14. ^ Clinical trial number NCT02758626 for "Ataluren for Nonsense Mutation in CDKL5 and Dravet Syndrome" at ClinicalTrials.gov
  15. ^ "NICE recommends ataluren for treating Duchenne muscular dystrophy caused by a nonsense mutation". National Institute for Health and Care Excellence. 15 April 2016. 
  16. ^ Montini E, Andolfi G, Caruso A, Buchner G, Walpole SM, Mariani M, Consalez G, Trump D, Ballabio A, Franco B (August 1998). "Identification and characterization of a novel serine-threonine kinase gene from the Xp22 region". (primary). Genomics 51 (3): 427–33. doi:10.1006/geno.1998.5391. PMID 9721213. 

Further reading[edit]

  • Ricciardi S, Kilstrup-Nielsen C, Bienvenu T, Jacquette A, Landsberger N, Broccoli V (December 2009). "CDKL5 influences RNA splicing activity by its association to the nuclear speckle molecular machinery". Human Molecular Genetics 18 (23): 4590–602. doi:10.1093/hmg/ddp426. PMID 19740913. 
  • Grosso S, Brogna A, Bazzotti S, Renieri A, Morgese G, Balestri P (May 2007). "Seizures and electroencephalographic findings in CDKL5 mutations: case report and review". Brain & Development 29 (4): 239–42. doi:10.1016/j.braindev.2006.09.001. PMID 17049193. 
  • Rosas-Vargas H, Bahi-Buisson N, Philippe C, Nectoux J, Girard B, N'Guyen Morel MA, Gitiaux C, Lazaro L, Odent S, Jonveaux P, Chelly J, Bienvenu T (March 2008). "Impairment of CDKL5 nuclear localisation as a cause for severe infantile encephalopathy". Journal of Medical Genetics 45 (3): 172–8. doi:10.1136/jmg.2007.053504. PMID 17993579. 
  • Bahi-Buisson N, Kaminska A, Boddaert N, Rio M, Afenjar A, Gérard M, Giuliano F, Motte J, Héron D, Morel MA, Plouin P, Richelme C, des Portes V, Dulac O, Philippe C, Chiron C, Nabbout R, Bienvenu T (June 2008). "The three stages of epilepsy in patients with CDKL5 mutations". Epilepsia 49 (6): 1027–37. doi:10.1111/j.1528-1167.2007.01520.x. PMID 18266744. 
  • Mei D, Marini C, Novara F, Bernardina BD, Granata T, Fontana E, Parrini E, Ferrari AR, Murgia A, Zuffardi O, Guerrini R (April 2010). "Xp22.3 genomic deletions involving the CDKL5 gene in girls with early onset epileptic encephalopathy". Epilepsia 51 (4): 647–54. doi:10.1111/j.1528-1167.2009.02308.x. PMID 19780792. 
  • Bahi-Buisson N, Nectoux J, Rosas-Vargas H, Milh M, Boddaert N, Girard B, Cances C, Ville D, Afenjar A, Rio M, Héron D, N'guyen Morel MA, Arzimanoglou A, Philippe C, Jonveaux P, Chelly J, Bienvenu T (October 2008). "Key clinical features to identify girls with CDKL5 mutations". Brain 131 (Pt 10): 2647–61. doi:10.1093/brain/awn197. PMID 18790821. 
  • Nabbout R, Depienne C, Chipaux M, Girard B, Souville I, Trouillard O, Dulac O, Chelly J, Afenjar A, Héron D, Leguern E, Beldjord C, Bienvenu T, Bahi-Buisson N (November 2009). "CDKL5 and ARX mutations are not responsible for early onset severe myoclonic epilepsy in infancy". Epilepsy Research 87 (1): 25–30. doi:10.1016/j.eplepsyres.2009.07.004. PMID 19734009. 
  • Rusconi L, Salvatoni L, Giudici L, Bertani I, Kilstrup-Nielsen C, Broccoli V, Landsberger N (October 2008). "CDKL5 expression is modulated during neuronal development and its subcellular distribution is tightly regulated by the C-terminal tail". The Journal of Biological Chemistry 283 (44): 30101–11. doi:10.1074/jbc.M804613200. PMC 2662074. PMID 18701457. 
  • Nemos C, Lambert L, Giuliano F, Doray B, Roubertie A, Goldenberg A, Delobel B, Layet V, N'guyen MA, Saunier A, Verneau F, Jonveaux P, Philippe C (October 2009). "Mutational spectrum of CDKL5 in early-onset encephalopathies: a study of a large collection of French patients and review of the literature". Clinical Genetics 76 (4): 357–71. doi:10.1111/j.1399-0004.2009.01194.x. PMID 19793311.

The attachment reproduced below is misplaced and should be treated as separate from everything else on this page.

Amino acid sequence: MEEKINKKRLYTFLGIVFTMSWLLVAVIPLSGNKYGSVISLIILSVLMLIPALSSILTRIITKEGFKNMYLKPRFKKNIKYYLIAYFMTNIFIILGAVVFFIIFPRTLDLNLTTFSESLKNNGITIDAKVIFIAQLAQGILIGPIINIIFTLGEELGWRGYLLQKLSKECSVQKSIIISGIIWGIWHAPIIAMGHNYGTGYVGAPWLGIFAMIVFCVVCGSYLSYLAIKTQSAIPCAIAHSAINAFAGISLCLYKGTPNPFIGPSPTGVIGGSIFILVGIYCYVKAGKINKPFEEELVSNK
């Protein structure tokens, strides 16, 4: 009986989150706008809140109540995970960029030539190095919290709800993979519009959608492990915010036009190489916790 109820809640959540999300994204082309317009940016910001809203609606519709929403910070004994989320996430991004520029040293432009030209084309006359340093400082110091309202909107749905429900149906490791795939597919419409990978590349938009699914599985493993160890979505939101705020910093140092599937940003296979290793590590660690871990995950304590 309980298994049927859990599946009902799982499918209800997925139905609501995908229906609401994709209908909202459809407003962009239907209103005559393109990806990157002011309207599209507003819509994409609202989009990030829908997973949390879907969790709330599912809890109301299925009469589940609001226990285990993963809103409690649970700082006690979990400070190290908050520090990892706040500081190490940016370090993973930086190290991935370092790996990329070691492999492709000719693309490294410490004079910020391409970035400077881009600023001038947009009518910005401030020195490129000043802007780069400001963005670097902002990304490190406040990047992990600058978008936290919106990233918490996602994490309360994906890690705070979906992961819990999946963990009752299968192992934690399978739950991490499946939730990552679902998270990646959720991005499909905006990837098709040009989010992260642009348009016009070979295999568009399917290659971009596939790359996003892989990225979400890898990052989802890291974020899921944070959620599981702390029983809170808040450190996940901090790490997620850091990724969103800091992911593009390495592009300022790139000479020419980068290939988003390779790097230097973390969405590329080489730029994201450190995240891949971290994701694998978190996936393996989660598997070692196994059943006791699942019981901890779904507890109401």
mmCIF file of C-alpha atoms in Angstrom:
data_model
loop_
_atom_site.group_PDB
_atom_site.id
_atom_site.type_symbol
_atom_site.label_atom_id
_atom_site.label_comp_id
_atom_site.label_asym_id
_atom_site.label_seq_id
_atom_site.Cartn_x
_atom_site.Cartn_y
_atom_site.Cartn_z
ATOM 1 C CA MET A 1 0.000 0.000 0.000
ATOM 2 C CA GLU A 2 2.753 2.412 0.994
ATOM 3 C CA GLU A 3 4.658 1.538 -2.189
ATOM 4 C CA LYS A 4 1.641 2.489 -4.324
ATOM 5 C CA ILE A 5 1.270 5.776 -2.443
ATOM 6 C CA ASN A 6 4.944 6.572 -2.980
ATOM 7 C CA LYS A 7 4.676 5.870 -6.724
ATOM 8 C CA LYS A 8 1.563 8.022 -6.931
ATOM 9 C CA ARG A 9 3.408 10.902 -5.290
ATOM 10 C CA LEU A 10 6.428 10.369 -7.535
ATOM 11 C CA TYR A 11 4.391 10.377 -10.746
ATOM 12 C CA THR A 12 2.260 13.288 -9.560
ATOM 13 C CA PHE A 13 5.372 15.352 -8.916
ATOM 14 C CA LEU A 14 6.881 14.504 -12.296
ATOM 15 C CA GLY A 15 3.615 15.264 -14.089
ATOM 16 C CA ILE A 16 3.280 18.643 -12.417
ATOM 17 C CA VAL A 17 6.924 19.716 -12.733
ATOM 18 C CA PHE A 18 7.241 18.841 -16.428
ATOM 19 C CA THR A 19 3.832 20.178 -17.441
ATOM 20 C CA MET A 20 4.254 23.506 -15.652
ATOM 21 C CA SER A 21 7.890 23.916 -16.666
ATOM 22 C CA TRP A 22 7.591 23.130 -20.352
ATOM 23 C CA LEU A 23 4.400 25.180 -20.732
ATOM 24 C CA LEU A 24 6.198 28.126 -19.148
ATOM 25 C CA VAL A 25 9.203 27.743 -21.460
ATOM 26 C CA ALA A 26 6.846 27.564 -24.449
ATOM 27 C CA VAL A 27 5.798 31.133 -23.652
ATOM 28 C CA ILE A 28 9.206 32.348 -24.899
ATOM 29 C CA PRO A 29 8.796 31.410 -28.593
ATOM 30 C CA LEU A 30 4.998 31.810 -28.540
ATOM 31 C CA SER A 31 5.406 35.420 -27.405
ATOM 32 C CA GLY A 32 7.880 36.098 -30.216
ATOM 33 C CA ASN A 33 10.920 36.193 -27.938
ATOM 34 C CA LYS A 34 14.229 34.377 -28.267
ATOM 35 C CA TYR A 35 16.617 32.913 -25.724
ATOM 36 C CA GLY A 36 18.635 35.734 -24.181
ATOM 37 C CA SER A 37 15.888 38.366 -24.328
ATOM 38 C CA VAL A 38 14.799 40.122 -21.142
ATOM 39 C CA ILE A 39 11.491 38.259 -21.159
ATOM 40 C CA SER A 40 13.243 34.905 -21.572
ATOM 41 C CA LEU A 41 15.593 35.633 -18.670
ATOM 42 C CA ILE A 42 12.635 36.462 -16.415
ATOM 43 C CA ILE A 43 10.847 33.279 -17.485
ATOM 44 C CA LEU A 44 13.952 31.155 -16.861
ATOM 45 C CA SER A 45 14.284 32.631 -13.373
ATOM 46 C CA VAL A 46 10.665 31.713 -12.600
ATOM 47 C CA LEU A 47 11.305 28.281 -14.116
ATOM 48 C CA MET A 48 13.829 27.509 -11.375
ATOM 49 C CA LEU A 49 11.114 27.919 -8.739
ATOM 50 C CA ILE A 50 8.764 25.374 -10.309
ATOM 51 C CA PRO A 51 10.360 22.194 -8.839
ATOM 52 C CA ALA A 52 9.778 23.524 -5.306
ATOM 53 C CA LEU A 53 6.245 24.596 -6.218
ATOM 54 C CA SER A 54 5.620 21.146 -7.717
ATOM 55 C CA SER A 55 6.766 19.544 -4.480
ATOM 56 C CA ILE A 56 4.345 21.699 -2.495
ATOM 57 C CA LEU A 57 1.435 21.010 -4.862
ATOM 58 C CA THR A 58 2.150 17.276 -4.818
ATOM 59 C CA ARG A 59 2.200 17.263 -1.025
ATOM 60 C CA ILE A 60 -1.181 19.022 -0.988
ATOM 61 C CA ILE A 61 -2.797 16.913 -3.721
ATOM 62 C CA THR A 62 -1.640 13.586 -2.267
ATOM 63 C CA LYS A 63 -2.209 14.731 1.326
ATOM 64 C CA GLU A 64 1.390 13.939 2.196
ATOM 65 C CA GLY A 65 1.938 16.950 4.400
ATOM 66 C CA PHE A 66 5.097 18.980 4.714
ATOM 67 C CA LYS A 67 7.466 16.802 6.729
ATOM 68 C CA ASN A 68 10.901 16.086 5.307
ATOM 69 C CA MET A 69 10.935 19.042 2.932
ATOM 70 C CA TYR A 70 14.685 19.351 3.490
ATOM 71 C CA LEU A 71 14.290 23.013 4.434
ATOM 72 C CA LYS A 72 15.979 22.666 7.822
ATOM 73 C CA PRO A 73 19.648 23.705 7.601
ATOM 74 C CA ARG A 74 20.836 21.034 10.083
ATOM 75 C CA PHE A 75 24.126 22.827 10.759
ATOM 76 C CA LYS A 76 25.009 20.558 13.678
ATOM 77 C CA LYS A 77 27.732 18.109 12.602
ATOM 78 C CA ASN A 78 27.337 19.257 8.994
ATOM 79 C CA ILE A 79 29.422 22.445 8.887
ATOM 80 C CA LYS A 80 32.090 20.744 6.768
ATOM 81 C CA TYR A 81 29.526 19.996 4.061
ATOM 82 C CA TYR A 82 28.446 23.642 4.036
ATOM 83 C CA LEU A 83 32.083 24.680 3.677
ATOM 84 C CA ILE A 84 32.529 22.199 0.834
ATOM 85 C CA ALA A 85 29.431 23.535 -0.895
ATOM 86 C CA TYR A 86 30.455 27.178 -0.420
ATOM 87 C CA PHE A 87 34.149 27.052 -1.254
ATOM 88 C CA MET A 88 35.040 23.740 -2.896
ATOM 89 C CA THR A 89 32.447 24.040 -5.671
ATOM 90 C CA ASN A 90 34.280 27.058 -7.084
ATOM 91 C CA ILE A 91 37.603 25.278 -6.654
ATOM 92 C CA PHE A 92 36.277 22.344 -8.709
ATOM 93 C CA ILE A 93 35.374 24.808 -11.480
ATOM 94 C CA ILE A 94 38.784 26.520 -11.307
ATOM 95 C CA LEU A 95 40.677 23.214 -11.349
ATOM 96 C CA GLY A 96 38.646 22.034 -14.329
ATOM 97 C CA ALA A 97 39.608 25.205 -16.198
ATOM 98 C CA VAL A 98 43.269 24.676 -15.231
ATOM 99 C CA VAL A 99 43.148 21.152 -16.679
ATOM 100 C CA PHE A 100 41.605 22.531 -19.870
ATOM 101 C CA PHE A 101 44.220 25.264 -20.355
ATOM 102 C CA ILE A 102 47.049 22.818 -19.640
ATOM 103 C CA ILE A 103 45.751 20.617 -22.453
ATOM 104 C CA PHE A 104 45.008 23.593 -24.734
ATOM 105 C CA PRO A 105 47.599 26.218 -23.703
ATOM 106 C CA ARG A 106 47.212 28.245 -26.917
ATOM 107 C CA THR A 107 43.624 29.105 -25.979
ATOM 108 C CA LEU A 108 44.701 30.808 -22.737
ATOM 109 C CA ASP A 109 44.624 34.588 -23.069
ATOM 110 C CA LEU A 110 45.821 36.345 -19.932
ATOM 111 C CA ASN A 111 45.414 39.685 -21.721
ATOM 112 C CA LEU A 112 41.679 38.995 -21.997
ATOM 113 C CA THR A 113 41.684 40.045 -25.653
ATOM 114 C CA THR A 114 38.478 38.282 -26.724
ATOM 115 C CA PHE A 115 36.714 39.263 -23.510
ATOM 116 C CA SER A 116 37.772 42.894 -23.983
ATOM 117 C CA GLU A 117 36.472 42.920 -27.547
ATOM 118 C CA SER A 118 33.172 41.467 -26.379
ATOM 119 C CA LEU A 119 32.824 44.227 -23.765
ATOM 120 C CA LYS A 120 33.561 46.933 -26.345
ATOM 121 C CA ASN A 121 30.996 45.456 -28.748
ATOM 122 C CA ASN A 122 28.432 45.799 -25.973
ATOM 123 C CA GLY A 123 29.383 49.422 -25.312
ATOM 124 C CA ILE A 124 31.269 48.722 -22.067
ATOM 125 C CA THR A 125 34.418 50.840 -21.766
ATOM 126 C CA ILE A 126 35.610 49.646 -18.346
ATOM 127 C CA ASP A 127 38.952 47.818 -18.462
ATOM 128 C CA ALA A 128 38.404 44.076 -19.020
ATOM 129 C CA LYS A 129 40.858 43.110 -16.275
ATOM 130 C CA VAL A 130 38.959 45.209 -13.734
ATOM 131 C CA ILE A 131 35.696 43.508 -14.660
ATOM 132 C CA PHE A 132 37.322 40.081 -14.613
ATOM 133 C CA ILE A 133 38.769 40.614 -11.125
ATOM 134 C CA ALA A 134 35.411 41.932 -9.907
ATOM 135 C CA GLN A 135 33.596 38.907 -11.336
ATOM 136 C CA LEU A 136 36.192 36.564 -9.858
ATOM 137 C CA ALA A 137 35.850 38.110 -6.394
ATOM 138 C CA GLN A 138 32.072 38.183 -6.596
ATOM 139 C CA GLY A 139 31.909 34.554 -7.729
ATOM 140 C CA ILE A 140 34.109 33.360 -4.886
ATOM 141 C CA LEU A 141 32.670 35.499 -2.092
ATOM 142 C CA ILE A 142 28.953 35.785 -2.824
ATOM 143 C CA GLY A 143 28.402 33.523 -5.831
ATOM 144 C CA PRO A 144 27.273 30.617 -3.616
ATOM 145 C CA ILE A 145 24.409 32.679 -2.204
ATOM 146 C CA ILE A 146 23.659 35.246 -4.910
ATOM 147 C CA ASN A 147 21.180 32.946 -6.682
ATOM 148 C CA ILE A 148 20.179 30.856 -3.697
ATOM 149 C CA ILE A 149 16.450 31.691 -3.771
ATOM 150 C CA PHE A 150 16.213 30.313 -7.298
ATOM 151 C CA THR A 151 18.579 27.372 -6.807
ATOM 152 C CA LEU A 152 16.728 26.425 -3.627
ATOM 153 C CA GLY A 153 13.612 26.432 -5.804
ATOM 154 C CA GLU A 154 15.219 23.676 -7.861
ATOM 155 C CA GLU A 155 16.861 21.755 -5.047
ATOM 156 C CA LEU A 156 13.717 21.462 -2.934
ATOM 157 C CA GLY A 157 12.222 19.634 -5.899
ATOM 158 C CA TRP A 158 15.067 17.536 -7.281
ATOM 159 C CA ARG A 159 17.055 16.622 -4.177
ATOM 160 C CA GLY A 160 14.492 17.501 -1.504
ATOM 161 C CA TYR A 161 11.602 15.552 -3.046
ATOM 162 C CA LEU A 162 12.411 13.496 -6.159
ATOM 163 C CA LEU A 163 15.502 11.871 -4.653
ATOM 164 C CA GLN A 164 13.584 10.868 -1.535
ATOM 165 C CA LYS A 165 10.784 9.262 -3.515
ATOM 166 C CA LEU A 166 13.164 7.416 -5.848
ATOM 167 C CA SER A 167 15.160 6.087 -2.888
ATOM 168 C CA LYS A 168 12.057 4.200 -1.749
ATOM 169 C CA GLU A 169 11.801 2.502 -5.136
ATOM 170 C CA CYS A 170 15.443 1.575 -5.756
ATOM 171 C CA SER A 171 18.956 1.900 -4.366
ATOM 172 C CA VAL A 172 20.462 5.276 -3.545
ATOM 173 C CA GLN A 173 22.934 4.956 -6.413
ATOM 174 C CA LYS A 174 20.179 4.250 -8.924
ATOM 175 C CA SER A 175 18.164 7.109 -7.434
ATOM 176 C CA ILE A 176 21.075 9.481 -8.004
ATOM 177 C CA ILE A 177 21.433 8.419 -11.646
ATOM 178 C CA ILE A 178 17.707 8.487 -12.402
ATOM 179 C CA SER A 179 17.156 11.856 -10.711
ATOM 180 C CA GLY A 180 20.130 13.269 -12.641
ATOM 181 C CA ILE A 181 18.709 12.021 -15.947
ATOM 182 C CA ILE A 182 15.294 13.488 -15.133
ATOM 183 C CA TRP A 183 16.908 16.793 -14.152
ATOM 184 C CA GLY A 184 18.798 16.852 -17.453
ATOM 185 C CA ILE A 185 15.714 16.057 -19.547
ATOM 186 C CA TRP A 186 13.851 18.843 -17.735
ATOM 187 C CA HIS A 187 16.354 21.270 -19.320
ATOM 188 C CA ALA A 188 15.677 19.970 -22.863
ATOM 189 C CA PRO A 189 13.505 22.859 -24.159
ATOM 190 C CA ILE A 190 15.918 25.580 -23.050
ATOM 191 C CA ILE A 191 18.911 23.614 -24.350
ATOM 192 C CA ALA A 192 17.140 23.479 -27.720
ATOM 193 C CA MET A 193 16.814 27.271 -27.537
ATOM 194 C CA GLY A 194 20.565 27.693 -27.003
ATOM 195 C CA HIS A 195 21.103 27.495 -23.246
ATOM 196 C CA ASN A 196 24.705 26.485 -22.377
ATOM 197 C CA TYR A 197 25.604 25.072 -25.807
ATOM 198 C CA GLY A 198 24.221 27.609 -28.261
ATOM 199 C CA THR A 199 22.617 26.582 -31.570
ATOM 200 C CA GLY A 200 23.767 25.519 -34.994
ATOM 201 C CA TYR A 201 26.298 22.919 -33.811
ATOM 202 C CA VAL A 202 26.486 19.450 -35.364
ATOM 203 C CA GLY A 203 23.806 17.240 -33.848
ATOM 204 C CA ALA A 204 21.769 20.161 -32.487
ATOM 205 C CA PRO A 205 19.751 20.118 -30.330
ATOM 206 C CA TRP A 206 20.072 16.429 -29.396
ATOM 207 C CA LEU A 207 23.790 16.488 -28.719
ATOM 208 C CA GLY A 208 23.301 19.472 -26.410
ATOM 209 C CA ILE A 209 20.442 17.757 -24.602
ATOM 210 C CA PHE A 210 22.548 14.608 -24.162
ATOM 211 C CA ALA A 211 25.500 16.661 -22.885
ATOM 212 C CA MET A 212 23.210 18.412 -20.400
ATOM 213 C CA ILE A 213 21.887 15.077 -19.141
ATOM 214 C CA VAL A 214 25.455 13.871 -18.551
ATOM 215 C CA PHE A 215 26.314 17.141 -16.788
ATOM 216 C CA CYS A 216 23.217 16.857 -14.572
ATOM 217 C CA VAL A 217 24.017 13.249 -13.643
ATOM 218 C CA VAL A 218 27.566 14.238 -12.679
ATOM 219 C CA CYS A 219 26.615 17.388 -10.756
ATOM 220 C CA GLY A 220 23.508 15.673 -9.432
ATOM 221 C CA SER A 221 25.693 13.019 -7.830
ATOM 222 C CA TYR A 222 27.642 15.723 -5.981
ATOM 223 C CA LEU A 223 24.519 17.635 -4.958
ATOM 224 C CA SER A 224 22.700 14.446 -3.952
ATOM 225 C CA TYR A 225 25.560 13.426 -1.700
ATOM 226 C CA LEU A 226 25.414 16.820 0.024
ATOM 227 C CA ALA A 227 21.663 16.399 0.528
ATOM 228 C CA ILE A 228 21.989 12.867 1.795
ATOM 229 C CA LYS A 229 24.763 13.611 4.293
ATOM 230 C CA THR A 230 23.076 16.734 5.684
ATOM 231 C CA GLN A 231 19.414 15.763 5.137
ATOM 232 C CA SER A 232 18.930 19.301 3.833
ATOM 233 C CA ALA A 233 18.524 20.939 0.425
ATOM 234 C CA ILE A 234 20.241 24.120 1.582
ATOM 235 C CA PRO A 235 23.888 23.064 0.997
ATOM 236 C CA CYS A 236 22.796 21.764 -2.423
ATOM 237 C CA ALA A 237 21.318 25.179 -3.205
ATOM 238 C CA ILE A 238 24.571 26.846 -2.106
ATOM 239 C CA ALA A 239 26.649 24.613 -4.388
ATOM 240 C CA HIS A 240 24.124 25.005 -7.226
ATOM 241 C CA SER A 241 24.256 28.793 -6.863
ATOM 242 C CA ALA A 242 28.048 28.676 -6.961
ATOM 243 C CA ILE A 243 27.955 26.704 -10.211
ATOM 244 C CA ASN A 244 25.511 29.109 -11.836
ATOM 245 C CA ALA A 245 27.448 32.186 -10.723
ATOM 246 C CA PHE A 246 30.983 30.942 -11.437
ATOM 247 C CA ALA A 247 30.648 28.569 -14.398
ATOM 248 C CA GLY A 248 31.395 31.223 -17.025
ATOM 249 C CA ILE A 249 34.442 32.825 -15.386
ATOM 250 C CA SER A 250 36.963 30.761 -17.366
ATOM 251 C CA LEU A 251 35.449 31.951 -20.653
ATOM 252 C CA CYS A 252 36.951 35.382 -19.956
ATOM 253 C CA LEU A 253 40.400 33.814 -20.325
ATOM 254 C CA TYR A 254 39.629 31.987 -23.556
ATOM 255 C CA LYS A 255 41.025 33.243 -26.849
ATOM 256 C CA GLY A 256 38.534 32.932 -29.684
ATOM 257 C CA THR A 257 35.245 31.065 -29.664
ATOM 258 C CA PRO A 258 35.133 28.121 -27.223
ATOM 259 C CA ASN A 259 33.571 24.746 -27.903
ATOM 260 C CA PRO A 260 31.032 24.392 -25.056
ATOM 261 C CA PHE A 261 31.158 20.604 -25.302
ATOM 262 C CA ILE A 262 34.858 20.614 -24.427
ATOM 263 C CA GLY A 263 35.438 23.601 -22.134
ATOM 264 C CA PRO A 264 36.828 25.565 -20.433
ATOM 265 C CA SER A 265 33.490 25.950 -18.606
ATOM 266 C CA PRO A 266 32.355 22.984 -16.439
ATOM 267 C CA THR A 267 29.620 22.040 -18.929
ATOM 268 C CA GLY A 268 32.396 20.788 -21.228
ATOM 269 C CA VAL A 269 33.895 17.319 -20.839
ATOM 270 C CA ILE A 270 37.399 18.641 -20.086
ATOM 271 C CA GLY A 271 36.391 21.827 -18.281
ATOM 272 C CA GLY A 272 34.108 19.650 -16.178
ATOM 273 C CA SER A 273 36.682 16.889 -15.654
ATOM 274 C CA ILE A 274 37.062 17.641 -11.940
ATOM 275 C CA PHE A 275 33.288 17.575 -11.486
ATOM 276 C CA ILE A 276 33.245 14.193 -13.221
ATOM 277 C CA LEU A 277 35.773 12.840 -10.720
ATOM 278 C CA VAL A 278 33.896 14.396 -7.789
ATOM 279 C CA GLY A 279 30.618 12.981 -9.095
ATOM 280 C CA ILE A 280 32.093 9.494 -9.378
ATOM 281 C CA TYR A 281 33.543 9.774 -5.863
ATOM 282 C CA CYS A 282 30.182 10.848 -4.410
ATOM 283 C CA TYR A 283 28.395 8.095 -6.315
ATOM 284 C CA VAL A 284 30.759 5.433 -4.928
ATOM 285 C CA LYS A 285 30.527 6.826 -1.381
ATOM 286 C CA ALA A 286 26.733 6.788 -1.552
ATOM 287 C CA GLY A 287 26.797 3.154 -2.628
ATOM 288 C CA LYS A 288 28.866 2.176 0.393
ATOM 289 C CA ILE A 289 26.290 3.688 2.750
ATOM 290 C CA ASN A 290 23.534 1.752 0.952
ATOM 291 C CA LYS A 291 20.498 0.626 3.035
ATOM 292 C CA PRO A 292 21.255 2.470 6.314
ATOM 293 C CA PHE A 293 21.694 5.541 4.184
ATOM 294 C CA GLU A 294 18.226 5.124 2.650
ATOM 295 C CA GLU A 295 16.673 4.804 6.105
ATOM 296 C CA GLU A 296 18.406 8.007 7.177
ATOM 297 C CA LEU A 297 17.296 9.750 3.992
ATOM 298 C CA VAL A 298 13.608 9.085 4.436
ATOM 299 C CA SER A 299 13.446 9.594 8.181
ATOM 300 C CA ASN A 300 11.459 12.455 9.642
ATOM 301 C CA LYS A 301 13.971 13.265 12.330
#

• Elia M, Falco M, Ferri R, Spalletta A, Bottitta M, Calabrese G, Carotenuto M, Musumeci SA, Lo Giudice M, Fichera M (September 2008). "CDKL5 mutations in boys with severe encephalopathy and early-onset intractable epilepsy". Neurology 71 (13): 997–9. doi:10.1212/01.wnl.0000326592.37105.88. PMID 18809835. 
  • Barbe L, Lundberg E, Oksvold P, Stenius A, Lewin E, Björling E, Asplund A, Pontén F, Brismar H, Uhlén M, Andersson-Svahn H (March 2008). "Toward a confocal subcellular atlas of the human proteome". Molecular & Cellular Proteomics 7 (3): 499–508. doi:10.1074/mcp.M700325-MCP200. PMID 18029348. 
  • Russo S, Marchi M, Cogliati F, Bonati MT, Pintaudi M, Veneselli E, Saletti V, Balestrini M, Ben-Zeev B, Larizza L (July 2009). "Novel mutations in the CDKL5 gene, predicted effects and associated phenotypes". Neurogenetics 10 (3): 241–50. doi:10.1007/s10048-009-0177-1. PMID 19241098. 
  • Li MR, Pan H, Bao XH, Zhu XW, Cao GN, Zhang YZ, Wu XR (February 2009). "[Methyl-CpG-binding protein 2 gene and CDKL5 gene mutation in patients with Rett syndrome: analysis of 177 Chinese pediatric patients]". Zhonghua Yi Xue Za Zhi 89 (4): 224–9. PMID 19552836. 
  • Li MR, Pan H, Bao XH, Zhang YZ, Wu XR (2007). "MECP2 and CDKL5 gene mutation analysis in Chinese patients with Rett syndrome". Journal of Human Genetics 52 (1): 38–47. doi:10.1007/s10038-006-0079-0. PMID 17089071. 
  • Fichou Y, Bieth E, Bahi-Buisson N, Nectoux J, Girard B, Chelly J, Chaix Y, Bienvenu T (July 2009). "Re: CDKL5 mutations in boys with severe encephalopathy and early-onset intractable epilepsy". Neurology 73 (1): 77–8; author reply 78. doi:10.1212/01.wnl.0000349658.05677.d7. PMID 19564592. 
  • Pintaudi M, Baglietto MG, Gaggero R, Parodi E, Pessagno A, Marchi M, Russo S, Veneselli E (February 2008). "Clinical and electroencephalographic features in patients with CDKL5 mutations: two new Italian cases and review of the literature". Epilepsy & Behavior 12 (2): 326–31. doi:10.1016/j.yebeh.2007.10.010. PMID 18063413. 
  • Erez A, Patel AJ, Wang X, Xia Z, Bhatt SS, Craigen W, Cheung SW, Lewis RA, Fang P, Davenport SL, Stankiewicz P, Lalani SR (October 2009). "Alu-specific microhomology-mediated deletions in CDKL5 in females with early-onset seizure disorder". Neurogenetics 10 (4): 363–9. doi:10.1007/s10048-009-0195-z. PMID 19471977. 
  • Psoni S, Willems PJ, Kanavakis E, Mavrou A, Frissyra H, Traeger-Synodinos J, Sofokleous C, Makrythanassis P, Kitsiou-Tzeli S (March 2010). "A novel p.Arg970X mutation in the last exon of the CDKL5 gene resulting in late-onset seizure disorder". European Journal of Paediatric Neurology 14 (2): 188–91. doi:10.1016/j.ejpn.2009.03.006. PMID 19428276. 
  • Wu C, Ma MH, Brown KR, Geisler M, Li L, Tzeng E, Jia CY, Jurisica I, Li SS (June 2007). "Systematic identification of SH3 domain-mediated human protein-protein interactions by peptide array target screening". Proteomics 7 (11): 1775–85. doi:10.1002/pmic.200601006. PMID 17474147. 

External links[edit]